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One might think that all the work that Sheri McCoy had done for Johnson & Johnson for three decades had been put to dust by a bunch people with prejudices. Some others may even attach a bit of chauvinism to the fact that Sheri McCoy was robbed of the opportunity to become the CEO of J & J (Johnson & Johnson). Some may yet say that it was the difference in their tempering - Sheri was an R & D person while her contemporary who went on become the CEO was a tough-as-a-nut sales guy, a thorough-bred from West Point- which tilted the decision in his favor.

While that was one school of thinking, which made Sheri part ways with a company she had given almost the best part of her life to, there was another which chose to ignore that she was from a pharma background and yet selected her to be the CEO of one of the world’s leading beauty products company. On the face of it, the decision to do so would appear like a mindless one – her 5 patents, her achievements at J & J notwithstanding. More so when the person you have selected to assume the top position was passed over for another one despite a good record at the previous company.

Whatever may have been the reasons, Sheri McCoy has a job at hand. And, a tough one at that – resurrecting the company that appears to have lost its way somewhere and bringing a turn-around. True to her earned leadership style, she has already on the effort, with a point or two to prove.

Early Years and Education

Sheri was born in 1959 in Quincy, MA. Acquaintances recall to have noticed a creative bent of mind in Sheri very early in her childhood so it wasn’t any surprise that the young girl would go on to do her Bachelors in textile chemistry (from the University of Dartmouth, MA), her Masters in Chemical engineering (from Princeton University), and top it all with an MBA from Rutgers.

Sheri was very clear as to what is to be made of her right from the beginning. So, right after she had completed her Masters in 1982, she joined Johnson & Johnson as a chemical engineer. Her role as a scientist in research and development (R & D) entailed research & development on women’s health products.

The Spark of Leadership

Sheri was always of the belief that a great company begins with passionate and empowered people. Therefore, throughout her career at J & J she consistently promoted employee engagement, leadership development and diversity of thought. And now, as the CEO of Avon, she is committed to its five core values of trust, respect, belief, humility and integrity.

Her main strengths are seen to be a collaborative style and finesse at culture-building. It was a good mix of these values, convictions, and qualities that had seen her grow through the ranks at J & J.

Rise at Johnson & Johnson

Subsequent to her initial research scientist role where she was asked to lead the company's research and development division, she was elevated to the post of the global president of the division of the company that developed products that meet the needs of infants, along with products that treated small injuries and wounds. Her work at J & J also gave her an opportunity to manage businesses in every major product sector, including consumer, prescription medicines and medical devices.

Her rise to be a part of the leadership team happened after more than a good two decades in 2005, when she was appointed to serve as the chairman of the Ethicon Endo-Surgery device division. As part of her role, she was responsible for business in Latin America besides simultaneously serving as a member of the Operating Committee of the Medical Device and Diagnostics Group.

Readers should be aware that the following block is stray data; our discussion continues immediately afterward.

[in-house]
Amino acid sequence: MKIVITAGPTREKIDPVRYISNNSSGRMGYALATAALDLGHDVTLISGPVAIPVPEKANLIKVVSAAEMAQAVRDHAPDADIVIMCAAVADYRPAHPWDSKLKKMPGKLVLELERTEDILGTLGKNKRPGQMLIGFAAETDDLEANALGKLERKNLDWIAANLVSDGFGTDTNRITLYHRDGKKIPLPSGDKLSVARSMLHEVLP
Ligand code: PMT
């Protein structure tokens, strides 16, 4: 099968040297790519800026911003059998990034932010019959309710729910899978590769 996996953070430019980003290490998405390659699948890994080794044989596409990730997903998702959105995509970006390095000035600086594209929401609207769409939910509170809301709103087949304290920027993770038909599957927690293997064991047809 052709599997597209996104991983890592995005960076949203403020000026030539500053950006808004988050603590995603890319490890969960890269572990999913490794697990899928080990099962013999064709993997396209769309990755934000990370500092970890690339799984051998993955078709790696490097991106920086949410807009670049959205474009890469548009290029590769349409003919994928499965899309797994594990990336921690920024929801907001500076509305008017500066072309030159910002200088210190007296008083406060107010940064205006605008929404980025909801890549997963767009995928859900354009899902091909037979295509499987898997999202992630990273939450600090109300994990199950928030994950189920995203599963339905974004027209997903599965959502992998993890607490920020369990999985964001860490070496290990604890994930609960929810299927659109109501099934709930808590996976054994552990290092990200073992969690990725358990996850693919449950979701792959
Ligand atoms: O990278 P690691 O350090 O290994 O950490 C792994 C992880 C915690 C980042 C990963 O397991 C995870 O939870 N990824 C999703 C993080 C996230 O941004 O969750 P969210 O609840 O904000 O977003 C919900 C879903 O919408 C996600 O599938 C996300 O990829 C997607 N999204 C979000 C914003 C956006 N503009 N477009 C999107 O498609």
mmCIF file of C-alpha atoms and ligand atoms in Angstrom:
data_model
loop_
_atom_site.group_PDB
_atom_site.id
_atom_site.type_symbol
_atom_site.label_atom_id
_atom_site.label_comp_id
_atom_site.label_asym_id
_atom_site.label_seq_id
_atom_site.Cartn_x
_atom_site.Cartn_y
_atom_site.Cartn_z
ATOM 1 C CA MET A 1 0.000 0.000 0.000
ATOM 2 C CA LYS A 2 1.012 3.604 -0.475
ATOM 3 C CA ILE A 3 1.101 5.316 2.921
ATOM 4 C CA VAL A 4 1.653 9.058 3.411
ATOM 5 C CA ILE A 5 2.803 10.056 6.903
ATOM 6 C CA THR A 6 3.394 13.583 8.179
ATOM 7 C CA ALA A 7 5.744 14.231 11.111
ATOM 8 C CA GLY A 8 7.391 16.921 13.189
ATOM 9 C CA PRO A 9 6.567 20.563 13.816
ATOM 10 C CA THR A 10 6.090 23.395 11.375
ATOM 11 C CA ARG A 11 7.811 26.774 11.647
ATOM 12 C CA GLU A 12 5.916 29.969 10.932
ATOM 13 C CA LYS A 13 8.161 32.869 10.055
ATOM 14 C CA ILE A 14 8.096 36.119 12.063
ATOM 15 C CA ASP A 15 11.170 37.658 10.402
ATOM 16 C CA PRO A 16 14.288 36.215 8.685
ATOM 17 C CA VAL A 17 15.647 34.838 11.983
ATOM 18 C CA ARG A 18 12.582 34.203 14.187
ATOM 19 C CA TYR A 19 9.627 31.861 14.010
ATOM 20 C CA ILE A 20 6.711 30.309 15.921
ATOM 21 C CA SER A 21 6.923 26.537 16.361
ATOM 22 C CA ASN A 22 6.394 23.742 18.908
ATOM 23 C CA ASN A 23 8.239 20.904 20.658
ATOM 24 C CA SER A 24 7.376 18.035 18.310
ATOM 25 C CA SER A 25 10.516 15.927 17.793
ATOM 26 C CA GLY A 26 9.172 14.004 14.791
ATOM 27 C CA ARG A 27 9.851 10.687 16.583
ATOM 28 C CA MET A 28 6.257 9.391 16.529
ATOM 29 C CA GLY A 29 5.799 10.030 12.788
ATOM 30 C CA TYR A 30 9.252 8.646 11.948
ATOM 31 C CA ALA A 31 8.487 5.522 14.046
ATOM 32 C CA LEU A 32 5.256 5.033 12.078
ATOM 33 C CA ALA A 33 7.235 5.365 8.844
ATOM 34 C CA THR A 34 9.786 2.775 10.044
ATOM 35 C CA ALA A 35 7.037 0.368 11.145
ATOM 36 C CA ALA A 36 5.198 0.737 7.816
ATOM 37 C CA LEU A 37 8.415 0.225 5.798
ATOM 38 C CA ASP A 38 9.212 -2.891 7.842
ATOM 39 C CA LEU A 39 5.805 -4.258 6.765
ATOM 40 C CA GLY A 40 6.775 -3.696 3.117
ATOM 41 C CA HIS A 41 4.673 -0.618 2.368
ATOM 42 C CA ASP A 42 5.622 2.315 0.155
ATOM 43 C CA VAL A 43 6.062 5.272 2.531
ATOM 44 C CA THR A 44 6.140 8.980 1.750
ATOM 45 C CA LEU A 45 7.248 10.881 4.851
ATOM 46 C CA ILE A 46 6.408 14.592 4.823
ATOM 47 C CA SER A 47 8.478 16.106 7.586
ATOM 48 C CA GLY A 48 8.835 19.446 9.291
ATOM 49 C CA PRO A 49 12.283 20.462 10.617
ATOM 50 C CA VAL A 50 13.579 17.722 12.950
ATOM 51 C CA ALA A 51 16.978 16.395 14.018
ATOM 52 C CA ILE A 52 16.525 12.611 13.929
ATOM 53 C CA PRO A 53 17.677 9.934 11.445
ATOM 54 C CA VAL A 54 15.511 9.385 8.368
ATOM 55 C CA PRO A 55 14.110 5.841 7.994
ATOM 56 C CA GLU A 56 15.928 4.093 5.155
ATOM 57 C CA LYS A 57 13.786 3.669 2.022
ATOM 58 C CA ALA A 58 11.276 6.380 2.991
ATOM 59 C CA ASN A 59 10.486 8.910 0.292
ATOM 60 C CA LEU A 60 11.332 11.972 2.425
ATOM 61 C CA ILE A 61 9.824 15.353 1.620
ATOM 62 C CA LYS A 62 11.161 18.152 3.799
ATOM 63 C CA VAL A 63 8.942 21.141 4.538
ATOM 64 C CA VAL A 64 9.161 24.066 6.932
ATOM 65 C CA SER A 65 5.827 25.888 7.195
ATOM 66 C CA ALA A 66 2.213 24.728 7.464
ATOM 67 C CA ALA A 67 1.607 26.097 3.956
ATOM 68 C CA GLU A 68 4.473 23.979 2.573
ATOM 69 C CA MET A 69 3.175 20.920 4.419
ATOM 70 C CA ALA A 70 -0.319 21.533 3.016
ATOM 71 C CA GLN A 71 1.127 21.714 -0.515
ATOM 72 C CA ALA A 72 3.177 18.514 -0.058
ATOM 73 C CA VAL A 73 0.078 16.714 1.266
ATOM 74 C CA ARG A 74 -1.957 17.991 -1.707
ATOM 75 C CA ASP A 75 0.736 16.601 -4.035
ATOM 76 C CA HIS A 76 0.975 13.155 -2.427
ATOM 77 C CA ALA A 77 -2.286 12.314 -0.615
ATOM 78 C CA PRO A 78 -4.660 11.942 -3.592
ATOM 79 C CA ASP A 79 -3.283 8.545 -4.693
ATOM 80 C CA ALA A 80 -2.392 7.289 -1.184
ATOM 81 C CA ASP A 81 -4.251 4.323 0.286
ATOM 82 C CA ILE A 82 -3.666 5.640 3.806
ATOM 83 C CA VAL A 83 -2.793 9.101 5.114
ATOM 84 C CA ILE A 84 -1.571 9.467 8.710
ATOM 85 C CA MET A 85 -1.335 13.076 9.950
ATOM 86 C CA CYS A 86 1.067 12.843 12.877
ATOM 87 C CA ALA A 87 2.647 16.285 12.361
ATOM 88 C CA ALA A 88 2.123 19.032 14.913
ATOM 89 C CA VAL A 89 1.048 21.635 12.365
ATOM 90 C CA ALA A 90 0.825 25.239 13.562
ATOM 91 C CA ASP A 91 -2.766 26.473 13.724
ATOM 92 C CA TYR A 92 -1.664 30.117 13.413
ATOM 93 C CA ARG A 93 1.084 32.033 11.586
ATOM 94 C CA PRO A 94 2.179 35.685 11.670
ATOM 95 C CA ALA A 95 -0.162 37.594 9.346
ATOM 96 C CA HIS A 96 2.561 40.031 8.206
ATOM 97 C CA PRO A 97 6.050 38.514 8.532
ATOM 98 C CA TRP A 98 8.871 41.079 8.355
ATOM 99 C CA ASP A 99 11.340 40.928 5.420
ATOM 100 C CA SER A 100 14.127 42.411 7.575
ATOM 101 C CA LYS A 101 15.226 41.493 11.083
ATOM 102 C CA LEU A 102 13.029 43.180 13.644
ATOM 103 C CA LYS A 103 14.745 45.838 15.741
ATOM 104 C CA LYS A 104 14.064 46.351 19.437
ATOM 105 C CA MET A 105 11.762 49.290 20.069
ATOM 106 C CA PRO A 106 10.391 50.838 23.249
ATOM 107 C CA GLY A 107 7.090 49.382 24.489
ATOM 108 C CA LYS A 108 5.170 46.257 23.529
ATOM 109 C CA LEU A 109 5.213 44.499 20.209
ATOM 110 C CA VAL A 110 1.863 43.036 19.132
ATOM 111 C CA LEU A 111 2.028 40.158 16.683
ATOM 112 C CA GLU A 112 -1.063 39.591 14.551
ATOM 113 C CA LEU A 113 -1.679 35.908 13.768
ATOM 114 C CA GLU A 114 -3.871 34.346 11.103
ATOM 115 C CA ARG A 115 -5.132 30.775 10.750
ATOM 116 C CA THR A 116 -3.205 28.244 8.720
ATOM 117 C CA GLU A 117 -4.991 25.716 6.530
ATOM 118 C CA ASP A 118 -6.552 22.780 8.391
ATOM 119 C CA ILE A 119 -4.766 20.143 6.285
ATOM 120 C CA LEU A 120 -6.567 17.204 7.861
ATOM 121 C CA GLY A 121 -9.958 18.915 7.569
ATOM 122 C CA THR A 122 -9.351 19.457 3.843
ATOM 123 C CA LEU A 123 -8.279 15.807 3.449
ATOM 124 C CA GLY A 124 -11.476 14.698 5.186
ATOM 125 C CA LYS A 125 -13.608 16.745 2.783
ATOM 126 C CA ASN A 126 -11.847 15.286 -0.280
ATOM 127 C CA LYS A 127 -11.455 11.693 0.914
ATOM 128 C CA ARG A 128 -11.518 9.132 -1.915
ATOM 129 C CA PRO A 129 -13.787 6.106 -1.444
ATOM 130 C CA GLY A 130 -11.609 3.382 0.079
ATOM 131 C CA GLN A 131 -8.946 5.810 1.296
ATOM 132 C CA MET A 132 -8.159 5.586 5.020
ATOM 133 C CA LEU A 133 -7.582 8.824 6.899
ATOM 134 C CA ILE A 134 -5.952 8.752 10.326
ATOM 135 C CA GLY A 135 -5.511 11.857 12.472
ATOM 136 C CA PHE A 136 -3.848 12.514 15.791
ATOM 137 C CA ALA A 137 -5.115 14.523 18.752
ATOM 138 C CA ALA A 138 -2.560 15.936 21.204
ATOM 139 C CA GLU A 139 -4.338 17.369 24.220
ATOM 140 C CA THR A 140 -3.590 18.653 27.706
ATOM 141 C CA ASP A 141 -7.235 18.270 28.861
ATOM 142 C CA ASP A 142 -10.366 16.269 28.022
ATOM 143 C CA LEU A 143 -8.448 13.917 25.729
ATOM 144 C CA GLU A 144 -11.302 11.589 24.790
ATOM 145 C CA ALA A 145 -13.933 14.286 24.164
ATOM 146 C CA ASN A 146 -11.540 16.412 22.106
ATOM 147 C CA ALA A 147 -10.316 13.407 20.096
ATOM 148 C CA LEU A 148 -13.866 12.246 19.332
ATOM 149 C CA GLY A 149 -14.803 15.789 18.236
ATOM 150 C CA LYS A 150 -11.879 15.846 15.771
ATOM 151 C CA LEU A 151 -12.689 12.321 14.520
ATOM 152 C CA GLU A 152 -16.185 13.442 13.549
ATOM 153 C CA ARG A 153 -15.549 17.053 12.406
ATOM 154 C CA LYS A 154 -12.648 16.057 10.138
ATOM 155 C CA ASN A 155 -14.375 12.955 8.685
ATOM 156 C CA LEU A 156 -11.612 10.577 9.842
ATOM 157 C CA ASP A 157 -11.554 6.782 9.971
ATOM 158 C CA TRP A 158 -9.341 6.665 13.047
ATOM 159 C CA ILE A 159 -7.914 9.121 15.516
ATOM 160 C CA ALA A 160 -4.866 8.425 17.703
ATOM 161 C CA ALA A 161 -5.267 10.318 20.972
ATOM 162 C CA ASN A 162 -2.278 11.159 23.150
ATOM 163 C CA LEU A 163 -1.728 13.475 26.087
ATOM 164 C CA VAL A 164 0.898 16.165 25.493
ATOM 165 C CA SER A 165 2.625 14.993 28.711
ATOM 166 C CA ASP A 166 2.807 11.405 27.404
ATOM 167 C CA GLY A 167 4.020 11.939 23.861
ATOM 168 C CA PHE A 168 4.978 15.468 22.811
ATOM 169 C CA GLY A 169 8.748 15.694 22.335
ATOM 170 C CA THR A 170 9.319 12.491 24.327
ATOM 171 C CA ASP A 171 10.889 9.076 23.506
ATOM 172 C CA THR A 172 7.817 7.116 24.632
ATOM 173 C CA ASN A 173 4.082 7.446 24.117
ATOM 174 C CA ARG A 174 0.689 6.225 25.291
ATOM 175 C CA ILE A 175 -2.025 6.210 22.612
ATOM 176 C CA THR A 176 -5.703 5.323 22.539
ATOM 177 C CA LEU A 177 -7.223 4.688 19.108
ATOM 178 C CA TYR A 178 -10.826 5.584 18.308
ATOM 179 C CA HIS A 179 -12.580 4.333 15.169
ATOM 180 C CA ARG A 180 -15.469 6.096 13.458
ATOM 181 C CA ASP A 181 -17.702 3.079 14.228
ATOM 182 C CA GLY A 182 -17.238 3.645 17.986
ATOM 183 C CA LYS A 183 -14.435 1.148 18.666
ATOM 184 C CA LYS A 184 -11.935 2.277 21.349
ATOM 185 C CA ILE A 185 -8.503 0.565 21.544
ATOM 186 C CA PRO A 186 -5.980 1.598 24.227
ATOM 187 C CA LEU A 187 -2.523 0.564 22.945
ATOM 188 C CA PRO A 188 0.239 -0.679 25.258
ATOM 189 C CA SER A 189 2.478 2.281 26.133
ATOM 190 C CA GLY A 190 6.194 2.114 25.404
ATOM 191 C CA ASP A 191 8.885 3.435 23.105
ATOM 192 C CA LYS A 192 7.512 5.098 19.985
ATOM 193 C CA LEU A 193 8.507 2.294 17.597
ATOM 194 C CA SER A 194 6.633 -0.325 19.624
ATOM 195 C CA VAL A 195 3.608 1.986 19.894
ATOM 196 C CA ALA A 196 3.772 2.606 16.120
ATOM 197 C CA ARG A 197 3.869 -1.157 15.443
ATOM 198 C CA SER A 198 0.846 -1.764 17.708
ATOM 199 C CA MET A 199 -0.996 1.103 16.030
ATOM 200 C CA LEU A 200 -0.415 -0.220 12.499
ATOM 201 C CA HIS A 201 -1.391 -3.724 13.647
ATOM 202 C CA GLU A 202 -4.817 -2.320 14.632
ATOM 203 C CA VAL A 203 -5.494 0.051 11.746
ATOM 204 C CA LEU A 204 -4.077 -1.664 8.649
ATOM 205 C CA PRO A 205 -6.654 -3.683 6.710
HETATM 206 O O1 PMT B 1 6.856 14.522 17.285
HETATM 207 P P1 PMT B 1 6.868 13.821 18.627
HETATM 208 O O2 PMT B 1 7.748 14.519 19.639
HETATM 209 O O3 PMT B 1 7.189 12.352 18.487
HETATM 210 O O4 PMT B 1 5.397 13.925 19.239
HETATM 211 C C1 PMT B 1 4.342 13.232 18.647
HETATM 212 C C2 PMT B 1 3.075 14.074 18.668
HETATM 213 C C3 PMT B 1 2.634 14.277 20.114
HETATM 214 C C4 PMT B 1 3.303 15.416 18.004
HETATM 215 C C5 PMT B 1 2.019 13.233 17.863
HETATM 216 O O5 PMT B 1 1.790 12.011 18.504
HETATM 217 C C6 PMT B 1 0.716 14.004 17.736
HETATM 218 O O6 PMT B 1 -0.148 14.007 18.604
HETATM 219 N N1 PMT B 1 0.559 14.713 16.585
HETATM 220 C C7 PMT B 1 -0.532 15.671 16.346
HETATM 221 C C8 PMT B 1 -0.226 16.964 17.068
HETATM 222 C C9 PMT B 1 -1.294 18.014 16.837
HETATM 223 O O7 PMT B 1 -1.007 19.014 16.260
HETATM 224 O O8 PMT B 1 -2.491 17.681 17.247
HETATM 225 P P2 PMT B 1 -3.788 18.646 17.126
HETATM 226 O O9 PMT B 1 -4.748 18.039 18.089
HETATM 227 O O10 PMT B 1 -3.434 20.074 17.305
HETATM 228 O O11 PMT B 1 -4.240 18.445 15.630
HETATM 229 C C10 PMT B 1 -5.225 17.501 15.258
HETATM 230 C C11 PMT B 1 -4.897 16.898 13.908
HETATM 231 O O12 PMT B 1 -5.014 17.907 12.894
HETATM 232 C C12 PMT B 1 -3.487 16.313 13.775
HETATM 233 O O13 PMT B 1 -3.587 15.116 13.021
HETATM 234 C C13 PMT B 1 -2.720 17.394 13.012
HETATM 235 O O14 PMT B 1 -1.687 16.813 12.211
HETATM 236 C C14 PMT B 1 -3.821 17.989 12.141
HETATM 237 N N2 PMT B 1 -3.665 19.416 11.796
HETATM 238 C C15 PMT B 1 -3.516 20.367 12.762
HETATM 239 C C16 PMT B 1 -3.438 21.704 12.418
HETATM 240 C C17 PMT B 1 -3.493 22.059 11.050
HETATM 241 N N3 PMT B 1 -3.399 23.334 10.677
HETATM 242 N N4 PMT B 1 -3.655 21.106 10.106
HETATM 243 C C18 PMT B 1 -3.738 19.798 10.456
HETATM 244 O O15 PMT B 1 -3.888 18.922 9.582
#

Then, in 2008, Sheri was appointed to chair the Surgical Care Group. This leadership role catapulted her to the higher echelons of power in the company, establishing her as a member of the company's Executive Committee. This meant that Sheri was one of the highest-ranking female executives in the global drug industry. She led marketing at the skin-care business and ran the unit that sells baby powder and Band-Aids.

A year later, in 2009, she was made Worldwide Chairman of the Pharmaceuticals Group of J&J, where she was responsible for new product development and distribution, along with acquisitions and partnerships. She also led the group during legal proceedings and loss of patent exclusivity. When she took the helm of the pharmaceutical business, it was said to have been losing $5.75 billion in sales as drugs such as the antipsychotic Risperdal and Migraine drug Topamax faced generic competition in the U.S.

But, in a mere two years i.e. by 2011, the pharmaceuticals unit started showing signs of a turnaround. It had won approval of several new medicines, including Incivo for hepatitis C, Zytiga for prostate cancer and the blood-thinner Xarelto. Sales at the unit climbed to $24.4 billion in 2011, after declining each of the previous two years, and analysts expect them to keep rising.

She eventually rose to the ranks of Vice Chairman (in 2010) and member of the Office of the Chairman (of Johnson & Johnson), where she was responsible for the pharmaceutical and consumer business divisions of the company.

The Flight to Avon

After two years of wrangling and dilly-dallying, when the J & J board had to select a successor to William Weldon as CEO, it decided to pass her over in favor of Alex Gorsky, who was then the head of the industry trade association known as Pharmaceutical Research and Manufacturers of America (PhRMA), was named to succeed Weldon in February 2012.